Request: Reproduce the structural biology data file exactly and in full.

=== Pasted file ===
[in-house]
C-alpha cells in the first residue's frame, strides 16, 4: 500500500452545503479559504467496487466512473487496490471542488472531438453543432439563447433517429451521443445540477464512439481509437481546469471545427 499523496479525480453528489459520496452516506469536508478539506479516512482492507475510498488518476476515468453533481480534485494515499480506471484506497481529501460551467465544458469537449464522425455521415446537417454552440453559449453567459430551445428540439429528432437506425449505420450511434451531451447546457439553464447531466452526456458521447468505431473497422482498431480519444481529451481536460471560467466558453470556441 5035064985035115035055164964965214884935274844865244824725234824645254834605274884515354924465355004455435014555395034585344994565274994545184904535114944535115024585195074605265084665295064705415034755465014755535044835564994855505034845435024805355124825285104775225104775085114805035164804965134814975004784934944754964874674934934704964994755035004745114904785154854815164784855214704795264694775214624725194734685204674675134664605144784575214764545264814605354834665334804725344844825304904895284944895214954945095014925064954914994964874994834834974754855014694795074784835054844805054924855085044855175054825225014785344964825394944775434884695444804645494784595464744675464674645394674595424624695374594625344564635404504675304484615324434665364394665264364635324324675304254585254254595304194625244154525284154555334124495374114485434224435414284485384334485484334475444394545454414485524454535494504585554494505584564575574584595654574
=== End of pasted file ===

[in-house]
C-alpha cells in the first residue's frame, strides 16, 4: 500500500452545503479559504467496487466512473487496490471542488472531438453543432439563447433517429451521443445540477464512439481509437481546469471545427 499523496479525480453528489459520496452516506469536508478539506479516512482492507475510498488518476476515468453533481480534485494515499480506471484506497481529501460551467465544458469537449464522425455521415446537417454552440453559449453567459430551445428540439429528432437506425449505420450511434451531451447546457439553464447531466452526456458521447468505431473497422482498431480519444481529451481536460471560467466558453470556441 5035064985035115035055164964965214884935274844865244824725234824645254834605274884515354924465355004455435014555395034585344994565274994545184904535114944535115024585195074605265084665295064705415034755465014755535044835564994855505034845435024805355124825285104775225104775085114805035164804965134814975004784934944754964874674934934704964994755035004745114904785154854815164784855214704795264694775214624725194734685204674675134664605144784575214764545264814605354834665334804725344844825304904895284944895214954945095014925064954914994964874994834834974754855014694795074784835054844805054924855085044855175054825225014785344964825394944775434884695444804645494784595464744675464674645394674595424624695374594625344564635404504675304484615324434665364394665264364635324324675304254585254254595304194625244154525284154555334124495374114485434224435414284485384334485484334475444394545454414485524454535494504585554494505584564575574584595654574